Earlier this week I took a trip to Liverpool (UK) to the Downstream Processing Day hosted by SAFC and Sartorius Stedim Biotech. A lot of interesting topics were discussed, including vaccine manufacture, which is a particularly hot issue both inside and outside of the industry at the moment.
Barely a week seems to have gone by since the start of winter without the mention of flu cases and related deaths in media headlines. Just this week, I’ve seen the following headlines on news sites: Expert calls for routine child flu jabs, Only 12,000 doses of flu vaccine left in Taipei and Flu deaths reach 338 as cases decline figures show.
The great flu debate
So I was very interested in a presentation by Hikmat Bushnaq-Josting, Technical Manager at SAFC, which touched upon flu vaccine manufacture and some of the challenges for industry in this area. When we’re constantly being bombarded with influenza news — much of which isn’t flattering for the bio/pharma industries with companies being accused of exaggerating the threat to increase vaccine sales or criticized for not making enough doses — it’s somewhat refreshing to hear something from the industry’s point of view.
Vaccine manufacturers, like all pharma manufacturers, have a lot to deal with such as cGMP, inspections and so on. Unfortunately, vaccine manufacturers, particularly those involved in pandemic flu vaccine manufacture, have much more to deal with. Firstly, the development of a vaccine often takes much longer than that for other medical products; a vaccine is given to healthy people and so nobody wants to see any risks or serious adverse effects.
One particular issue is demand and supply. Bushnaq-Josting explained that the demand for vaccines — particularly flu vaccines — varies; the prevalence of certain diseases cannot be predicted. Demand also varies depending on how the general population is feeling. For instance, here are some common thoughts from the general population:
“Nobody died from flu last year? We’re not taking the vaccine this year because the vaccine manufacturers are just trying to make money.”
“Lots of people are dying from the flu? We all want the vaccine now!”
Whenever there is a potentially dangerous strain, the situation is also exacerbated by the media with its countless headlines of flu death victims, ultimately leading to widespread panic and greater demand for a vaccine.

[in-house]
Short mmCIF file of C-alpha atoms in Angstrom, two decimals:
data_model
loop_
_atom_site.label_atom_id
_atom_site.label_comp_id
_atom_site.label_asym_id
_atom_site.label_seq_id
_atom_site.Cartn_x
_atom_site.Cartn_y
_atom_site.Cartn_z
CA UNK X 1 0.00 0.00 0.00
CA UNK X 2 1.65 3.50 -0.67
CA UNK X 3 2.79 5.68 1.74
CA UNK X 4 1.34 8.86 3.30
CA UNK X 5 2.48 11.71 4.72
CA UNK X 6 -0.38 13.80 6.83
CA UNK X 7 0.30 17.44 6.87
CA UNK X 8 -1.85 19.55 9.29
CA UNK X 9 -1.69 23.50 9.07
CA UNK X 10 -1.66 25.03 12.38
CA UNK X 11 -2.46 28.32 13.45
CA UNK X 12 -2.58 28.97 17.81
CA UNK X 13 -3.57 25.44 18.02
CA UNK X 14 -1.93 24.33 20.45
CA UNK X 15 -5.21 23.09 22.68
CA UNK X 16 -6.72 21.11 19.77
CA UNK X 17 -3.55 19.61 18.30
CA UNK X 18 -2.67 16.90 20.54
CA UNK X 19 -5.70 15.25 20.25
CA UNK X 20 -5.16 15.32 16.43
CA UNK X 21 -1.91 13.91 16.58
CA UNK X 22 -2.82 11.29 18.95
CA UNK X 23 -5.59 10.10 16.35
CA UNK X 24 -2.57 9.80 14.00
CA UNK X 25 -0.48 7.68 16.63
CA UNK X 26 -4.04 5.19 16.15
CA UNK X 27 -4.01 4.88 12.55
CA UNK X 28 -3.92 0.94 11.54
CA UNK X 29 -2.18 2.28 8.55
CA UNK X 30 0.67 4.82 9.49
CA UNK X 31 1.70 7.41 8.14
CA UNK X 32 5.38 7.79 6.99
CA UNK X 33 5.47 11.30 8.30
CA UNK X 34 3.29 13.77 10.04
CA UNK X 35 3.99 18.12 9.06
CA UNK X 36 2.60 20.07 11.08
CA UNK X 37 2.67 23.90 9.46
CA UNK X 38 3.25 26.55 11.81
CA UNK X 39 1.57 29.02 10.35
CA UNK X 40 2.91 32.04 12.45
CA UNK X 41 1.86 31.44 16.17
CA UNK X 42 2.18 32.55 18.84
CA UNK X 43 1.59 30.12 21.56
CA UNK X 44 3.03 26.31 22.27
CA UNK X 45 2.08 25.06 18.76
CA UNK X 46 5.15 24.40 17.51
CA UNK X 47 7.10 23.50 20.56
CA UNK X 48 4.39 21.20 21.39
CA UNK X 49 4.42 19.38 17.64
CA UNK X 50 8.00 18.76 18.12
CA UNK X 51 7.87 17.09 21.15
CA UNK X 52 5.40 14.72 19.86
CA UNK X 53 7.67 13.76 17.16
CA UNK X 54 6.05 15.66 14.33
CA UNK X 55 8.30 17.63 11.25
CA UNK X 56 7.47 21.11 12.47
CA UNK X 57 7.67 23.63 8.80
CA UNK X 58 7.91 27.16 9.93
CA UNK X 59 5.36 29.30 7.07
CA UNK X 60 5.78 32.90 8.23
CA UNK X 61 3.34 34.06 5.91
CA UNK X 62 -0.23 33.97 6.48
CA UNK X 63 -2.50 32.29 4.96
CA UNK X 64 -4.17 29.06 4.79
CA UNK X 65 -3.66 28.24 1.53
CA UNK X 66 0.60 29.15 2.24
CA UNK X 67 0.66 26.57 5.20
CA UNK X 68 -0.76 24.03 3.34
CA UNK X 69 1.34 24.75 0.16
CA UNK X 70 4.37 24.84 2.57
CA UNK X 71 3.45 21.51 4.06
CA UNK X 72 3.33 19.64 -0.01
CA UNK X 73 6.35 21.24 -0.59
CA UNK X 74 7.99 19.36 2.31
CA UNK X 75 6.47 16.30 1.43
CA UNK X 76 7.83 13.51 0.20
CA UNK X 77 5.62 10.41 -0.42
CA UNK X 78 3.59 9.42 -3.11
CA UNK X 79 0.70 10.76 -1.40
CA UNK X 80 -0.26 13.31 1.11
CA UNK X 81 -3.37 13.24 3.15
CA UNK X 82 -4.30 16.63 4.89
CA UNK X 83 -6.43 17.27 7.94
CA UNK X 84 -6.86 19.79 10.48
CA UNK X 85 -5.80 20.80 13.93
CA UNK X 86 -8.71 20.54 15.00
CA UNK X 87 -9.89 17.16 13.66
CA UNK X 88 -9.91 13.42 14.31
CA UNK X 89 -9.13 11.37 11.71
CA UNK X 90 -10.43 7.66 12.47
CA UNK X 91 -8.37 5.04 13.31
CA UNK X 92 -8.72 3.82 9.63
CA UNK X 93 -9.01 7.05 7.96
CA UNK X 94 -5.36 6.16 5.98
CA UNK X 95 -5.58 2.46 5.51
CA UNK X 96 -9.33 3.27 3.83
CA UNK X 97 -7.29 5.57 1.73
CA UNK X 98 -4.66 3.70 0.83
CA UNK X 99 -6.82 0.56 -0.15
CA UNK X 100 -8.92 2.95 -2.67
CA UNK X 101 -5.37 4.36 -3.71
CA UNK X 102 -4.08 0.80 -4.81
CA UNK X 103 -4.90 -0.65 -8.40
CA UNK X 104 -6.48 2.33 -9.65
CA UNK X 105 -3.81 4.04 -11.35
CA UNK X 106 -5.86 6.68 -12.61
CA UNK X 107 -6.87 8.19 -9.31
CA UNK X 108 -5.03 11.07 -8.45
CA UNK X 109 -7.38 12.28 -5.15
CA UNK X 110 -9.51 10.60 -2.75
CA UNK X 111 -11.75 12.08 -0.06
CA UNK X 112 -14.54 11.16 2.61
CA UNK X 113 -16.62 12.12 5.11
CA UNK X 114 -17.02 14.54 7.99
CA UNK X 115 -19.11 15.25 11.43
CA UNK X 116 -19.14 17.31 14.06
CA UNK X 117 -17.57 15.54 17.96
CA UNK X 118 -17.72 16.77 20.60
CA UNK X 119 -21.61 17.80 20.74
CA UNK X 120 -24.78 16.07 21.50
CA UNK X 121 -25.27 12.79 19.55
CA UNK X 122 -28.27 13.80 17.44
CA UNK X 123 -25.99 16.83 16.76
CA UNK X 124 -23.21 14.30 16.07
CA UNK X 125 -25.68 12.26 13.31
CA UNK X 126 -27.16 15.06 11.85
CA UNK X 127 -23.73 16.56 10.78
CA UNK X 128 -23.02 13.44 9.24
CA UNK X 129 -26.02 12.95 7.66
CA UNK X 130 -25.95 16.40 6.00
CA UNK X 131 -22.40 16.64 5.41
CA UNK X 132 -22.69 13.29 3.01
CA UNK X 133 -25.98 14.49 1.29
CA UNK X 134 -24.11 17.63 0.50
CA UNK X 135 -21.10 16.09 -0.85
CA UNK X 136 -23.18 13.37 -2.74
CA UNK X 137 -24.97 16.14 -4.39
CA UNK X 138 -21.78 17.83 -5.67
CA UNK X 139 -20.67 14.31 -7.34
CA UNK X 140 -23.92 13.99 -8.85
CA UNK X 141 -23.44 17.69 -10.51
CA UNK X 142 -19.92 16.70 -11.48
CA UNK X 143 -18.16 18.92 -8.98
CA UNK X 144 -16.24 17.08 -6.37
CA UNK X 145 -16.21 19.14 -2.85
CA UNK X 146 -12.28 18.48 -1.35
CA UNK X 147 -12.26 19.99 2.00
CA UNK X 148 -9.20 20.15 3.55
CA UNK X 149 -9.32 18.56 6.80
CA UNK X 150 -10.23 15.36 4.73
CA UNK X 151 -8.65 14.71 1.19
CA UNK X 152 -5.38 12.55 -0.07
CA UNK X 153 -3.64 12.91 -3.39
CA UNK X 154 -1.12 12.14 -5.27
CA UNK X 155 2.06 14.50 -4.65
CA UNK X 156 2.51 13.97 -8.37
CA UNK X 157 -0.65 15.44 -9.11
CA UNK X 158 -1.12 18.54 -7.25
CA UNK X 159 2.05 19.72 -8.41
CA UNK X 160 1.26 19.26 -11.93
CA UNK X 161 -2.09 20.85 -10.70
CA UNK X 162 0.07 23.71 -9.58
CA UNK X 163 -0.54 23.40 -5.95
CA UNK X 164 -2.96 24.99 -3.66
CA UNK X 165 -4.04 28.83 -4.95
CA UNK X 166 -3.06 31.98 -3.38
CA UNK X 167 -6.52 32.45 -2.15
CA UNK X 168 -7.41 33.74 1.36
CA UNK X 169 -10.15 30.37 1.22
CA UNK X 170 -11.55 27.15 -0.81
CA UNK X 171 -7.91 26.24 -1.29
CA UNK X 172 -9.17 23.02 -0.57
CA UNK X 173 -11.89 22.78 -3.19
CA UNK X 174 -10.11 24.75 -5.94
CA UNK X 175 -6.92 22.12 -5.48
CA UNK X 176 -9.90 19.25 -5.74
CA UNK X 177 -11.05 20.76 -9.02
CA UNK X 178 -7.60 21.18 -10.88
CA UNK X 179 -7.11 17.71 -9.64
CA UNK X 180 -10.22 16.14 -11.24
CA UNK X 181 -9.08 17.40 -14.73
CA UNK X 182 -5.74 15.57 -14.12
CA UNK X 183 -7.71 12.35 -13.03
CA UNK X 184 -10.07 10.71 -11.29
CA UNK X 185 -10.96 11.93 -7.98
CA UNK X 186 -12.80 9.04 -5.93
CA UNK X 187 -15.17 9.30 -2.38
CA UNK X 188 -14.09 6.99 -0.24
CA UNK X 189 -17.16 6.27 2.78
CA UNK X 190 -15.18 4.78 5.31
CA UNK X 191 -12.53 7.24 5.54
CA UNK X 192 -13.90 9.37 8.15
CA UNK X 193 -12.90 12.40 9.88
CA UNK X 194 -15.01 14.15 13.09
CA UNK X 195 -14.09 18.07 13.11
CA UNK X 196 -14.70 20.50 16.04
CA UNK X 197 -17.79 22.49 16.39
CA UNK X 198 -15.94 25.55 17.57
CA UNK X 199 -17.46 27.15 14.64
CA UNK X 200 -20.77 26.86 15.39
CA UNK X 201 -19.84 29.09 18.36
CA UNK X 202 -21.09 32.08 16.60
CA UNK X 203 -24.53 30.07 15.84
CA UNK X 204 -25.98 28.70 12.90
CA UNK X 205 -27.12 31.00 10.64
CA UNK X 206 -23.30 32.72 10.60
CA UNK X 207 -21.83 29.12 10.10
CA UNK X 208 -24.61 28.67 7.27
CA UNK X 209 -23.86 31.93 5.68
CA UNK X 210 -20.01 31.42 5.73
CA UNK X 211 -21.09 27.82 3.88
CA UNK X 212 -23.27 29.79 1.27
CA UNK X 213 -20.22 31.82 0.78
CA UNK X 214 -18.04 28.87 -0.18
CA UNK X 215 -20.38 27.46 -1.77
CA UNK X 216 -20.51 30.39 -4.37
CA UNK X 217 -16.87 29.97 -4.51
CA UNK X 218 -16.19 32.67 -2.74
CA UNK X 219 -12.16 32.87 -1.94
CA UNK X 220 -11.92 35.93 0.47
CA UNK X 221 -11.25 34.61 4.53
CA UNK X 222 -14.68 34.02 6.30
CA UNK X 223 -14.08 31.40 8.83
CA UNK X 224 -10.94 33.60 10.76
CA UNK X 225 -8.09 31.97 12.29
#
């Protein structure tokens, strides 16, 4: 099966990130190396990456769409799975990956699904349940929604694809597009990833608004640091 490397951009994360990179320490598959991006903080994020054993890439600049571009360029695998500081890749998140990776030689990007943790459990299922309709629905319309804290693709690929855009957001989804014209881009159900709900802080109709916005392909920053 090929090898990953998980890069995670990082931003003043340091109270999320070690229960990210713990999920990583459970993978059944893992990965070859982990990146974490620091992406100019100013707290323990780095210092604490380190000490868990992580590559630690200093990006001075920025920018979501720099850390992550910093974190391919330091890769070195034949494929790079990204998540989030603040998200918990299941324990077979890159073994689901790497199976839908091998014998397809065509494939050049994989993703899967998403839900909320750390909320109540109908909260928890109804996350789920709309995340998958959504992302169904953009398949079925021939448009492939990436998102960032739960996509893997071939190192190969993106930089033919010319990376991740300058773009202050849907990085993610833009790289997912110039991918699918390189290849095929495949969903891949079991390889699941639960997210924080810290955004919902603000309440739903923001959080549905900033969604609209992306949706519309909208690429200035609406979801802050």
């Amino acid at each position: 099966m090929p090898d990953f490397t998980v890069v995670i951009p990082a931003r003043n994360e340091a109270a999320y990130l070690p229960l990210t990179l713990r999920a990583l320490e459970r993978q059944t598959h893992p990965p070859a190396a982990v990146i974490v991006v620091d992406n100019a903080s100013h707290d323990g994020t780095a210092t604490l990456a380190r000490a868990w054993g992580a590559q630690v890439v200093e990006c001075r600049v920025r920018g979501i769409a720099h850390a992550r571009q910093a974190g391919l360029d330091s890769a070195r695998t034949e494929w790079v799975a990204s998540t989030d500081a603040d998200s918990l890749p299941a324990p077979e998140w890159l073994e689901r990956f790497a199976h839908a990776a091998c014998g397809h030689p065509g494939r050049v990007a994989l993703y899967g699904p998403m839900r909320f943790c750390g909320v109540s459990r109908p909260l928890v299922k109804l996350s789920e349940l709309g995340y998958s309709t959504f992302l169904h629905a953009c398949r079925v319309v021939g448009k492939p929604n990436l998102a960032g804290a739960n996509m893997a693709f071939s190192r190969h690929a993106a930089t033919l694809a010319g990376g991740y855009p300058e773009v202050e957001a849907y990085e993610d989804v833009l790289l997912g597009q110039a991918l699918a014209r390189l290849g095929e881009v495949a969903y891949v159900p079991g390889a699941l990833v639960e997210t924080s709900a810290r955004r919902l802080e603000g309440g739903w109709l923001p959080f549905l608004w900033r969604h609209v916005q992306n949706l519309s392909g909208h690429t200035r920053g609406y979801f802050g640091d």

When there is demand, it all comes at once, with various manufacturers fighting for supplies and manufacturing capacity — certainly a headache for raw materials’ suppliers and CMOs stuck in the middle of dozens of customers demanding everything all at the same time!
Innovation isn’t easy
As well as the above issues, Bushnaq-Josting also outlined some of the advances being made in the vaccine industry, such a slow shift from eggs to more innovative technologies, such as growing cells in bioreactors. These technical changes may form yet another challenges for the vaccine industry because change is not always easy — particularly in the slow-moving vaccine industry that likes to keep hold of currently working processes.
However, according to Bushnaq-Josting, these changes are gaining momentum and will help processes to be more controlled. To adapt, he recommended that companies direct their attention to cell lines, which will make scale-up easier. Indeed, there are already many different cell lines available on the market, with more to come in the future. There is also a need for more flexible facilities using, for instance, disposable systems.
Alternatively, companies could also look to outsourcing, but there are, of course, many factors that need to be considered in this area too.
All in all, I felt that this was an interesting presentation and, having been bombarded all winter with various shocking headlines in consumer press here in the UK — about flu pandemics, vaccine shortages, government and corporate unresponsiveness — it was useful to hear the manufacturer’s perspective and to better understand the challenges that they face, not only in responding to pandemics and public pressure, but also to innovate.